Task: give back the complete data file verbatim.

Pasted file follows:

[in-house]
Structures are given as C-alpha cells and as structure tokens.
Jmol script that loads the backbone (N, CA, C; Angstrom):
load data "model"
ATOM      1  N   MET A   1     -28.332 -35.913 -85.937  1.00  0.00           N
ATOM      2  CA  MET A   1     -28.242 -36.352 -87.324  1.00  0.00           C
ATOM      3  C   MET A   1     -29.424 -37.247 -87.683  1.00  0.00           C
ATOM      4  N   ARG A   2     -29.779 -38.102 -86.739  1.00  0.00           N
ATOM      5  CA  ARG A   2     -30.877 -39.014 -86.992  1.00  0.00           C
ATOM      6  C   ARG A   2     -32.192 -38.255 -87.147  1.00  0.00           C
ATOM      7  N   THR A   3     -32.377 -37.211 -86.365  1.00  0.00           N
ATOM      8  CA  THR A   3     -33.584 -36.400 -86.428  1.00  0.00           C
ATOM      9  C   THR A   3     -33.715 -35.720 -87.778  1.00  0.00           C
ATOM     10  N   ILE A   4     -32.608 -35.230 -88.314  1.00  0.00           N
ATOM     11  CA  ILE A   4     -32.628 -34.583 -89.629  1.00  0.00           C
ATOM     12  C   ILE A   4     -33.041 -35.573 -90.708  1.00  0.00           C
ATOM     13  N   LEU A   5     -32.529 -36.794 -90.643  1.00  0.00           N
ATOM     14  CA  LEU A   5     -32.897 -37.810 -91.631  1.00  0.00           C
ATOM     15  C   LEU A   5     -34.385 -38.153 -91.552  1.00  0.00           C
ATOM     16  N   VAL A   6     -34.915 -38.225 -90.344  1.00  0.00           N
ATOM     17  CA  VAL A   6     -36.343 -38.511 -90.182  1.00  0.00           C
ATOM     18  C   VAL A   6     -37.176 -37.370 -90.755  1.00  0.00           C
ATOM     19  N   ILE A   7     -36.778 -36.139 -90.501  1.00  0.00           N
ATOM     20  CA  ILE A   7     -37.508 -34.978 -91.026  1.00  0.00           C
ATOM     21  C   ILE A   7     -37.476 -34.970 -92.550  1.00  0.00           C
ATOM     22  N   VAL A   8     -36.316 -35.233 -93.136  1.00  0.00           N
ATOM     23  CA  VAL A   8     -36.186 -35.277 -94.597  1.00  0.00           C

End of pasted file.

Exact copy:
[in-house]
Structures are given as C-alpha cells and as structure tokens.
Jmol script that loads the backbone (N, CA, C; Angstrom):
load data "model"
ATOM      1  N   MET A   1     -28.332 -35.913 -85.937  1.00  0.00           N
ATOM      2  CA  MET A   1     -28.242 -36.352 -87.324  1.00  0.00           C
ATOM      3  C   MET A   1     -29.424 -37.247 -87.683  1.00  0.00           C
ATOM      4  N   ARG A   2     -29.779 -38.102 -86.739  1.00  0.00           N
ATOM      5  CA  ARG A   2     -30.877 -39.014 -86.992  1.00  0.00           C
ATOM      6  C   ARG A   2     -32.192 -38.255 -87.147  1.00  0.00           C
ATOM      7  N   THR A   3     -32.377 -37.211 -86.365  1.00  0.00           N
ATOM      8  CA  THR A   3     -33.584 -36.400 -86.428  1.00  0.00           C
ATOM      9  C   THR A   3     -33.715 -35.720 -87.778  1.00  0.00           C
ATOM     10  N   ILE A   4     -32.608 -35.230 -88.314  1.00  0.00           N
ATOM     11  CA  ILE A   4     -32.628 -34.583 -89.629  1.00  0.00           C
ATOM     12  C   ILE A   4     -33.041 -35.573 -90.708  1.00  0.00           C
ATOM     13  N   LEU A   5     -32.529 -36.794 -90.643  1.00  0.00           N
ATOM     14  CA  LEU A   5     -32.897 -37.810 -91.631  1.00  0.00           C
ATOM     15  C   LEU A   5     -34.385 -38.153 -91.552  1.00  0.00           C
ATOM     16  N   VAL A   6     -34.915 -38.225 -90.344  1.00  0.00           N
ATOM     17  CA  VAL A   6     -36.343 -38.511 -90.182  1.00  0.00           C
ATOM     18  C   VAL A   6     -37.176 -37.370 -90.755  1.00  0.00           C
ATOM     19  N   ILE A   7     -36.778 -36.139 -90.501  1.00  0.00           N
ATOM     20  CA  ILE A   7     -37.508 -34.978 -91.026  1.00  0.00           C
ATOM     21  C   ILE A   7     -37.476 -34.970 -92.550  1.00  0.00           C
ATOM     22  N   VAL A   8     -36.316 -35.233 -93.136  1.00  0.00           N
ATOM     23  CA  VAL A   8     -36.186 -35.277 -94.597  1.00  0.00           C